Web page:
Common accessibility problems
In February 2021 WebAIM, one of the leading providers of web accessibility expertise internationally conducted an accessibility analysis of the top 1 million website homepages. 97.4% of homepages had detectable WCAG failures, with an average of 51.4 errors per page.
These errors are effectively barriers between you and your customers. The majority of barriers come from the following six types:
- low contrast text
- missing alternative text for images
- missing labels for form inputs
- missing document language
- empty links
- empty buttons.
All of these are easy to detect with automated tools and they are easy to address. The World Wide Web Consortium (W3C) write the standards for the web and has a list of tools that you could use. Or you can talk to your web agency about an accessibility audit.
Three things you can improve today
WebAIM concluded that the number one problem with websites is a lack of colour contrast.
Colour contrast is one of the easiest issues to test and fix – you could start with WebAIM’s free colour contrast checker.
Add alternative text for images
Informative images (which convey a simple concept or information that can be expressed in a short phrase or sentence) and functional images (e.g. icons within interactive elements such as links and buttons) must have suitable alt text. This is important for helping non-visual users understand the content of your website. Use this free alt decision tree to help you decide which images to label and how.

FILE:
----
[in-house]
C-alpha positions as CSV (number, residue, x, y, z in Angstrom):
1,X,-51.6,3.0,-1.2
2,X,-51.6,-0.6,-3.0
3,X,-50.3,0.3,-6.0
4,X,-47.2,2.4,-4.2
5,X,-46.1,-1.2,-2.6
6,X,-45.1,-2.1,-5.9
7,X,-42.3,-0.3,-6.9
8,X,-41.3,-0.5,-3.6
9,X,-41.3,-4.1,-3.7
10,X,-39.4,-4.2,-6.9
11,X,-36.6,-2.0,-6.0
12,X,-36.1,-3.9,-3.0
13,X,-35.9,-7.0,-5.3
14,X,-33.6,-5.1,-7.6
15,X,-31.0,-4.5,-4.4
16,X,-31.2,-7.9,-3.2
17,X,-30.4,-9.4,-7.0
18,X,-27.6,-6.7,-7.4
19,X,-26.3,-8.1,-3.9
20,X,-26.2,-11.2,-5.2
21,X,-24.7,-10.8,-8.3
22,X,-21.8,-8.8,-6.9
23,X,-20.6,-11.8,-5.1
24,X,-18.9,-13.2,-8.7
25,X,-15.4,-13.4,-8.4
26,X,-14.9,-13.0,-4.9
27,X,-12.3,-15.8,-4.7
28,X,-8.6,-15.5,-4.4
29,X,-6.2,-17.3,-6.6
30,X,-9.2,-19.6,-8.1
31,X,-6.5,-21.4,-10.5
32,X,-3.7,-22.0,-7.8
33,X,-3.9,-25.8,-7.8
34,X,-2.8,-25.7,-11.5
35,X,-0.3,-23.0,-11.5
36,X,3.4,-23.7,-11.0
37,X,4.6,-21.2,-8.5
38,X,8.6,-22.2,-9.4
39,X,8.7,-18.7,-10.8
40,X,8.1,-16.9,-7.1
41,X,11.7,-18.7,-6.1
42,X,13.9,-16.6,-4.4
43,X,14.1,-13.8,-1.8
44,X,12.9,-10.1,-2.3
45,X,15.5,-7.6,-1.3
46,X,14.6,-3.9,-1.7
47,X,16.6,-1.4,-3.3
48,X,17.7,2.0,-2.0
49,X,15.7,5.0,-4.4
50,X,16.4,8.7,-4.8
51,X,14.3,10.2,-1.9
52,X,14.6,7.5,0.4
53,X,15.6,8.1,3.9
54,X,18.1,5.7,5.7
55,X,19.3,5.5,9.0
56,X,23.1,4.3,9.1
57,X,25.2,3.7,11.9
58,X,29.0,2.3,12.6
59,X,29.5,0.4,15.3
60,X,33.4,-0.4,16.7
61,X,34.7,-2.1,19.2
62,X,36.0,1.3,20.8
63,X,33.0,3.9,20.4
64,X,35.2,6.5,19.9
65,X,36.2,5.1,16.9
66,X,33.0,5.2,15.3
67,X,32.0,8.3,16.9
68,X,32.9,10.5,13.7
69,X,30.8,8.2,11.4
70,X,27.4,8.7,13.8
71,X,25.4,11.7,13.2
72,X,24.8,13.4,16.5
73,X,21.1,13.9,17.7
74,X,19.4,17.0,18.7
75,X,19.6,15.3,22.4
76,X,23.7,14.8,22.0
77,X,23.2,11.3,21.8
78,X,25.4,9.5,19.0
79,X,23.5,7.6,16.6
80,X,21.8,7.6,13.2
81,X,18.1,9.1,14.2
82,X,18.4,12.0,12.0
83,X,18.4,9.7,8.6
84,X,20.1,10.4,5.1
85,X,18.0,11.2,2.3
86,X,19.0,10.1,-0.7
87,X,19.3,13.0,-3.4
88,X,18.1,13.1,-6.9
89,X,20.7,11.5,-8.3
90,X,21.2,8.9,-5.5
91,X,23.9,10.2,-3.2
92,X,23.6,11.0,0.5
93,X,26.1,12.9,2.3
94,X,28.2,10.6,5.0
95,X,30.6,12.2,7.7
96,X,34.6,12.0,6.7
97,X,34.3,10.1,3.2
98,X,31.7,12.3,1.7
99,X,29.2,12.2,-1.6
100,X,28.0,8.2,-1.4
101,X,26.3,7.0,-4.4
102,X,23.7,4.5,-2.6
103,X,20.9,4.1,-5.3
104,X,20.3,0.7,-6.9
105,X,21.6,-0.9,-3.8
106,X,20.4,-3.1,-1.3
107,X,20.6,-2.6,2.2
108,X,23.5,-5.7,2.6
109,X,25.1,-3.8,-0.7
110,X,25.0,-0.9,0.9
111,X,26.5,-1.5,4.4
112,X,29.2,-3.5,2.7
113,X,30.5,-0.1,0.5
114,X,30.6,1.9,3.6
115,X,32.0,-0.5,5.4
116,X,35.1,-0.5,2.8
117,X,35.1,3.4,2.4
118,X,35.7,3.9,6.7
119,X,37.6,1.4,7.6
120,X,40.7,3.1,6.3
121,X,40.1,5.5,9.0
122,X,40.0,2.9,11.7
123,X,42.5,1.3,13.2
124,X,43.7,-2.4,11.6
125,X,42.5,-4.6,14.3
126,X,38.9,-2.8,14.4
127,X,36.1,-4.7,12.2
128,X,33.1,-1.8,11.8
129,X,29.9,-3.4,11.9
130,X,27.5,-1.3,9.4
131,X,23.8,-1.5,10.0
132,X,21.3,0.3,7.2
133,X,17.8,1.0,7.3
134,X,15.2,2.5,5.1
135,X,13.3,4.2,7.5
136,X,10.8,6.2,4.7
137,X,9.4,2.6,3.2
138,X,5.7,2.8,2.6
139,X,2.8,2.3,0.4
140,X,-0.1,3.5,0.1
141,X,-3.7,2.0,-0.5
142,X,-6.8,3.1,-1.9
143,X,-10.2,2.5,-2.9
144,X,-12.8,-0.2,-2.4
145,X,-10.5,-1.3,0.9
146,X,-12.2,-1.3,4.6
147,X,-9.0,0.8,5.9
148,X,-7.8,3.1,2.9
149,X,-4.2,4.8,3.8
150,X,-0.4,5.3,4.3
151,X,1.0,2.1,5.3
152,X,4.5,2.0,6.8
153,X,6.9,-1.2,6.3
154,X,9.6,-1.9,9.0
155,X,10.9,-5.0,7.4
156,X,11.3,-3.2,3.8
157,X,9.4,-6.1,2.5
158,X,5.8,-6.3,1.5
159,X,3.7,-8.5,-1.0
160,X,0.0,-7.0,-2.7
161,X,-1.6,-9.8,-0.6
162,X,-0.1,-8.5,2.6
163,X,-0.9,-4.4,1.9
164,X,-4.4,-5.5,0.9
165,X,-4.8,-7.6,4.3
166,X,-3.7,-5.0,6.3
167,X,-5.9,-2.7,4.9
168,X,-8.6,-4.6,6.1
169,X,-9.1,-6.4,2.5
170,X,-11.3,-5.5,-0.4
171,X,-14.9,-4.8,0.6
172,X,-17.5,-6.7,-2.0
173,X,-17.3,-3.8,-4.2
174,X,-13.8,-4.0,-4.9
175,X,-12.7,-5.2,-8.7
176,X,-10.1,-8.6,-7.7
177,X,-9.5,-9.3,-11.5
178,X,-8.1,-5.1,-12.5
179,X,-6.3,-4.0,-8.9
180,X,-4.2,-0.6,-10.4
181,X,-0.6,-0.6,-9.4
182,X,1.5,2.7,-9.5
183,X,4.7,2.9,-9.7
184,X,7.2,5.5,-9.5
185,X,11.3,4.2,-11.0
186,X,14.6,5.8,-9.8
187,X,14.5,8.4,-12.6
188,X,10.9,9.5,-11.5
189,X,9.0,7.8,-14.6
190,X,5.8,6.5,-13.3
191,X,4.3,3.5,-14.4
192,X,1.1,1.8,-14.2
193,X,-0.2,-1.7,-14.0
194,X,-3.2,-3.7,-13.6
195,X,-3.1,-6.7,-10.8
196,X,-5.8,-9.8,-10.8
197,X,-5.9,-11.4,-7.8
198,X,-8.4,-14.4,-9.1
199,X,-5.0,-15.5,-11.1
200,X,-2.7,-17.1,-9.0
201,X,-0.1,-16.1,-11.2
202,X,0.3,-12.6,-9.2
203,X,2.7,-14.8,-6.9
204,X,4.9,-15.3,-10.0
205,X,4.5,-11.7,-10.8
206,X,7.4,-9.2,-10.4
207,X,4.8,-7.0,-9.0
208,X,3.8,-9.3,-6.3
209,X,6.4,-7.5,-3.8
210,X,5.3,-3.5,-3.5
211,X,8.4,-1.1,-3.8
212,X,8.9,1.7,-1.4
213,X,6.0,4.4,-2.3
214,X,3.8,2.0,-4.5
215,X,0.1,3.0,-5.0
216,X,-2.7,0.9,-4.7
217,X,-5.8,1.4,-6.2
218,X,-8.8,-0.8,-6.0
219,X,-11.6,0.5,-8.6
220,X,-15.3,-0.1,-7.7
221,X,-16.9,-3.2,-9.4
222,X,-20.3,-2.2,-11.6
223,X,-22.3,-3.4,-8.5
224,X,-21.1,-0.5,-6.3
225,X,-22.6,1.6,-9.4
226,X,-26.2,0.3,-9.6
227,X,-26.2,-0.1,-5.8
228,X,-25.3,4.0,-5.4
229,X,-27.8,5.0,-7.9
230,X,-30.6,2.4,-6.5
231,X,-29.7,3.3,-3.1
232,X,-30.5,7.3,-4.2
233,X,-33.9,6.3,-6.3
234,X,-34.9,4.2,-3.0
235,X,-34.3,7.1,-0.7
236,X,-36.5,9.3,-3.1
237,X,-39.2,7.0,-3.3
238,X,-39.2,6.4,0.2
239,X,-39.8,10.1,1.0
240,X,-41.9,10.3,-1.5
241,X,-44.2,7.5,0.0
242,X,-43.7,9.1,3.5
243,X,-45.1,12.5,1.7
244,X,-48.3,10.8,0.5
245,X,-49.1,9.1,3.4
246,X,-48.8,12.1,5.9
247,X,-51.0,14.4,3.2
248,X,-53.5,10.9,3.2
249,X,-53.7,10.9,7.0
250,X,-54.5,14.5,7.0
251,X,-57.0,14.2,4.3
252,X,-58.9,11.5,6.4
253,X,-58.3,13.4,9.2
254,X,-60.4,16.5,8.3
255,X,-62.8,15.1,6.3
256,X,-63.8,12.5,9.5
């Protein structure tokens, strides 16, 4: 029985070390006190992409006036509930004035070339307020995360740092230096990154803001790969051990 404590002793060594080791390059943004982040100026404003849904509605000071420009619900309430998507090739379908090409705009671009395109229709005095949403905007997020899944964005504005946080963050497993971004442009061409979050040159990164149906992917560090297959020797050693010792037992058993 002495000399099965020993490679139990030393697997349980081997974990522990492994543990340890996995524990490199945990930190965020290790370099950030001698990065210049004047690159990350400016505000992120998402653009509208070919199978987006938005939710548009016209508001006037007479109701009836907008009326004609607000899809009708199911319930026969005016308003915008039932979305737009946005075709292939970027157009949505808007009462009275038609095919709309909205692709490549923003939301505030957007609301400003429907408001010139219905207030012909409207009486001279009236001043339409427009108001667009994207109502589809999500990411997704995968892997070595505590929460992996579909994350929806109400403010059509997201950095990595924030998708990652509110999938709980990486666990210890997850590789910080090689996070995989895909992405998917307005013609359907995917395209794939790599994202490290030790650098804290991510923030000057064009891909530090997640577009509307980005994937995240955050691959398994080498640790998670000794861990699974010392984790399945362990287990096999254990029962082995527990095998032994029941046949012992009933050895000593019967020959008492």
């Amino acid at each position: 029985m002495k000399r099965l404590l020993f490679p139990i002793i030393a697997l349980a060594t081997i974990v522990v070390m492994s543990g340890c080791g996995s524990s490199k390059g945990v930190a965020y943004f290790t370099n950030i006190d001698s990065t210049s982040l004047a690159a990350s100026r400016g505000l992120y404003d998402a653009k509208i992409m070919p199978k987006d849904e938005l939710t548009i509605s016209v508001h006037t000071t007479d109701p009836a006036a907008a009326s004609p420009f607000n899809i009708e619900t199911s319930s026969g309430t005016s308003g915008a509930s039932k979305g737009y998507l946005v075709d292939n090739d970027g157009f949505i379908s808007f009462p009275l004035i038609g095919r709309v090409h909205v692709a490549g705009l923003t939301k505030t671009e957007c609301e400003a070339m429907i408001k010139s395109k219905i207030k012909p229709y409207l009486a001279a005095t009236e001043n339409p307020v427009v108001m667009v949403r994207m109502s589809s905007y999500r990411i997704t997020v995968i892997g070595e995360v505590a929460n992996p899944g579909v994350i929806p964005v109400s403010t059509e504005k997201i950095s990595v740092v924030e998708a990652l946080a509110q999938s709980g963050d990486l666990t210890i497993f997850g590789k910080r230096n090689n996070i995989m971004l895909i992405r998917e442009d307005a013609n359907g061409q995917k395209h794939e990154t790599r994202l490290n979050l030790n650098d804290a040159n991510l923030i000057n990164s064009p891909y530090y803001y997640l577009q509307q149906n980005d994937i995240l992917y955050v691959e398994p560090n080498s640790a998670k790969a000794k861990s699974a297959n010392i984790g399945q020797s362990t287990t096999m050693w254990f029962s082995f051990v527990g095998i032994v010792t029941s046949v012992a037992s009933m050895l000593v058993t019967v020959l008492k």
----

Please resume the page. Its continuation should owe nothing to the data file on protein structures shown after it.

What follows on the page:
Write links that make it clear what you’re linking to
It’s really important that you don’t use generic link text, such as ‘click here’ or ‘read more’, because it provides no context for people using assistive technology. Descriptive links are also helpful in a broader sense, as most people tend to quickly scan a web page to see if it contains what they’re looking for. Rather than use ‘click here’ if, for example, you want someone to complete a consultation, use ‘complete the consultation’.
Accessibility is an ongoing process
A website is never really ‘finished’. We talk about websites ‘going live’, and they really do take on a life of their own and need looking after. Content will be added and changed, new functionality may appear over time, technology and browsers continue to evolve, and at some point, the marketing department will ask for a design refresh.
In the UK, 1 in 5 people have a disability – this could be visual, hearing, motor (affecting fine movement), or cognitive (affecting memory and thinking). Anybody can experience more temporary restrictions on their abilities, such as tiredness, injury, or poor lighting. And none of us is getting any younger!
Have a conversation about accessibility at the start of your website build or design refresh and remember to keep checking the accessibility of your website. By removing barriers to accessibility you’ll be contributing to making a web for all – for my family, for your family, and for everyone in between.